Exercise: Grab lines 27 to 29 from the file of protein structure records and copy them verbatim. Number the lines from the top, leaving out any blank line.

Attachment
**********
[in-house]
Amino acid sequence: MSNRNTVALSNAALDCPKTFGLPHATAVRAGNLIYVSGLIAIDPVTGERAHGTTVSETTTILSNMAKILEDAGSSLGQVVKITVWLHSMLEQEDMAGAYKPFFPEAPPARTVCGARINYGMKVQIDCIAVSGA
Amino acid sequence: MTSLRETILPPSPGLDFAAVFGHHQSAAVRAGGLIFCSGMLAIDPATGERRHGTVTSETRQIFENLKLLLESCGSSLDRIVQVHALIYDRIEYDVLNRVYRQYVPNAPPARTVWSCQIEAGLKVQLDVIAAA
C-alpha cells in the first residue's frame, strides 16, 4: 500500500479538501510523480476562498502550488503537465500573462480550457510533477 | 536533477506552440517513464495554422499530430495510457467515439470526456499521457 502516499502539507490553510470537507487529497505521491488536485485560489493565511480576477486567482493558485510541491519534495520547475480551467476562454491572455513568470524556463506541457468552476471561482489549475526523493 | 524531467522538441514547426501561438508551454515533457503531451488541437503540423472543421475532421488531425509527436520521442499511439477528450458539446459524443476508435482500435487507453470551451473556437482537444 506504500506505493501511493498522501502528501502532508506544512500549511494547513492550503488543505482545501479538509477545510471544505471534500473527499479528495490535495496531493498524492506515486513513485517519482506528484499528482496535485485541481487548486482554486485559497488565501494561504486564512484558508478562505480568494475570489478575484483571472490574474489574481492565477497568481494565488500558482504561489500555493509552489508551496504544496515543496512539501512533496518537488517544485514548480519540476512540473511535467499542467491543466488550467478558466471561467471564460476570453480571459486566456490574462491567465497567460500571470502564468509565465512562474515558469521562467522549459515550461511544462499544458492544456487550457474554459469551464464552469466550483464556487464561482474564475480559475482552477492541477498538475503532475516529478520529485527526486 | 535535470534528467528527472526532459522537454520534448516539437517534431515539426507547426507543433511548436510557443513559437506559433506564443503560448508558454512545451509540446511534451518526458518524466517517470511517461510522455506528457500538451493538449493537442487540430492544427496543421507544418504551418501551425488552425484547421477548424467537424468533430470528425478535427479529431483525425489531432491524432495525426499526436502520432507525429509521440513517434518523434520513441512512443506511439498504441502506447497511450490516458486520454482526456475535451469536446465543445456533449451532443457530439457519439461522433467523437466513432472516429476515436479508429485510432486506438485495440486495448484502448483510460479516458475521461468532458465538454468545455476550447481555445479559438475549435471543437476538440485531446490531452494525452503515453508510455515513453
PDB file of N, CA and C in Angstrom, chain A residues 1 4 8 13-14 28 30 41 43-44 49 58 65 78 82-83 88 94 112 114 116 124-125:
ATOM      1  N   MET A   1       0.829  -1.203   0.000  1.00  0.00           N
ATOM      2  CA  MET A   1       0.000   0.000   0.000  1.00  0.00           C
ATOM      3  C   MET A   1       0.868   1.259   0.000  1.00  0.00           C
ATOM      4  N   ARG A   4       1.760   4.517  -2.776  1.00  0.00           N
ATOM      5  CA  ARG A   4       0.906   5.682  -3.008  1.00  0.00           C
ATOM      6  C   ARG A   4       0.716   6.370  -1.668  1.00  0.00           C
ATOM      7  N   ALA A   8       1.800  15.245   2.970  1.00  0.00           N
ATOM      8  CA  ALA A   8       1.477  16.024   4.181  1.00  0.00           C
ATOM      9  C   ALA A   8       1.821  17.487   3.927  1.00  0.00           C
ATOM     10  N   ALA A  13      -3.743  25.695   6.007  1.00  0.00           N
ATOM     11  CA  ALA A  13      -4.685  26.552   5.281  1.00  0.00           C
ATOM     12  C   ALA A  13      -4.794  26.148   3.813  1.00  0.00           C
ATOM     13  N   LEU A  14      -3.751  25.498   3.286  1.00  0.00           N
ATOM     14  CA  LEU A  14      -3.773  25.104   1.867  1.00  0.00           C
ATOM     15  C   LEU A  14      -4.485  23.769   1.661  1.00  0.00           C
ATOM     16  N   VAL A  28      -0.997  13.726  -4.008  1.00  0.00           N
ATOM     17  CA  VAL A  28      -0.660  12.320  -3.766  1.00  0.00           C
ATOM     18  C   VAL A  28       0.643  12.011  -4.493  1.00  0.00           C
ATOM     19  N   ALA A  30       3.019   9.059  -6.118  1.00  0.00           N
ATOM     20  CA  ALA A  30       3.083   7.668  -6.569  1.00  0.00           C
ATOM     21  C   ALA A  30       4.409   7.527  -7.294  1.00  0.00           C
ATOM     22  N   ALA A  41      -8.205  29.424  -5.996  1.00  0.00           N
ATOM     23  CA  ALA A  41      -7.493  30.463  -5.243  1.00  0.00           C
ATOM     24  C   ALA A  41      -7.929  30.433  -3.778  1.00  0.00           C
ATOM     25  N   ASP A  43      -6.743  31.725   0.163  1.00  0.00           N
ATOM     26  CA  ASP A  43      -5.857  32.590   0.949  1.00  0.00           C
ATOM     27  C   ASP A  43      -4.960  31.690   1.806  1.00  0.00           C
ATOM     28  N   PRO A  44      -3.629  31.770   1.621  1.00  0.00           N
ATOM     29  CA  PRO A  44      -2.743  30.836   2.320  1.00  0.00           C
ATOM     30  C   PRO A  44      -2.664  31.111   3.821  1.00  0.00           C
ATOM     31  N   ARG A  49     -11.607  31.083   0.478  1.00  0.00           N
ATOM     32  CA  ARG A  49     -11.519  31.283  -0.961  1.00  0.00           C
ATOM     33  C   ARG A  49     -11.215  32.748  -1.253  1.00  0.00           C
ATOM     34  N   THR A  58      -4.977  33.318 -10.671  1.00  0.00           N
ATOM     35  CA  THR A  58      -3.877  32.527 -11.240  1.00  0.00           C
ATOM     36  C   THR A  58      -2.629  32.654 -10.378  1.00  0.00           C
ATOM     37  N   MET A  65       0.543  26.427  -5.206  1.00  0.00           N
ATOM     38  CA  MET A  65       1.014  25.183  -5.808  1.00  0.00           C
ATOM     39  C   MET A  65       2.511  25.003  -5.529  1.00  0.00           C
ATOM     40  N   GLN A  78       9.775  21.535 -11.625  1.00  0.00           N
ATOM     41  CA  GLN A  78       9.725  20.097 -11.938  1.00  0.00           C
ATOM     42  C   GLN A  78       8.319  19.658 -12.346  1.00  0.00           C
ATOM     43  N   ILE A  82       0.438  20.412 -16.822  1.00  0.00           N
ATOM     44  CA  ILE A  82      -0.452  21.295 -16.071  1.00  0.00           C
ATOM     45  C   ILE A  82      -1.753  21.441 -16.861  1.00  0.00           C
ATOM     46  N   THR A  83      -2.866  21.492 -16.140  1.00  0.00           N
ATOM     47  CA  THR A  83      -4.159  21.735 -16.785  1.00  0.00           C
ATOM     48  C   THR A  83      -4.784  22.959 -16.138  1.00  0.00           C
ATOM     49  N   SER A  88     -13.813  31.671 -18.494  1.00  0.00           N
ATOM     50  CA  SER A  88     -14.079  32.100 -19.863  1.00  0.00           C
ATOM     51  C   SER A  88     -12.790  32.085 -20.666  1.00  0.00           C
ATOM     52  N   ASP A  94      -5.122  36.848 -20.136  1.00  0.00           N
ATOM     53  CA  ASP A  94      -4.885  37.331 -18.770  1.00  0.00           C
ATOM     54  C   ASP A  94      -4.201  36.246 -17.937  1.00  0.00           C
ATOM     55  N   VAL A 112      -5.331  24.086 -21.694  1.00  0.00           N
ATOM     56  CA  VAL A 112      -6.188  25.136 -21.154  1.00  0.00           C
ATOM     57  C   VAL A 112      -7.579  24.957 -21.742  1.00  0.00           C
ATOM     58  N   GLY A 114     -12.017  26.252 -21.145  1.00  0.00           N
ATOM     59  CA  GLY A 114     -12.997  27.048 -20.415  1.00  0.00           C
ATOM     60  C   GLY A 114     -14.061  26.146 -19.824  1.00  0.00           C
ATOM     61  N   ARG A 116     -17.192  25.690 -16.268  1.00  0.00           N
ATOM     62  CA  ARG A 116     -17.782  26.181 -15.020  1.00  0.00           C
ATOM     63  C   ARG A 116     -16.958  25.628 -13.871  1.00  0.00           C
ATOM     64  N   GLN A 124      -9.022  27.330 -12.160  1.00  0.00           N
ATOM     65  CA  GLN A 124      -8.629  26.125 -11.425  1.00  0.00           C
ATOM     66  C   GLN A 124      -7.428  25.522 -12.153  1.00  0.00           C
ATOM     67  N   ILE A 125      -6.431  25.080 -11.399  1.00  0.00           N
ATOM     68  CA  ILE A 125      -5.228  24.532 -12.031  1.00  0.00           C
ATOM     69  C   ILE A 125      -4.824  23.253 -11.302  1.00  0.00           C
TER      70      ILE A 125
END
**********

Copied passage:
ATOM     22  N   ALA A  41      -8.205  29.424  -5.996  1.00  0.00           N
ATOM     23  CA  ALA A  41      -7.493  30.463  -5.243  1.00  0.00           C
ATOM     24  C   ALA A  41      -7.929  30.433  -3.778  1.00  0.00           C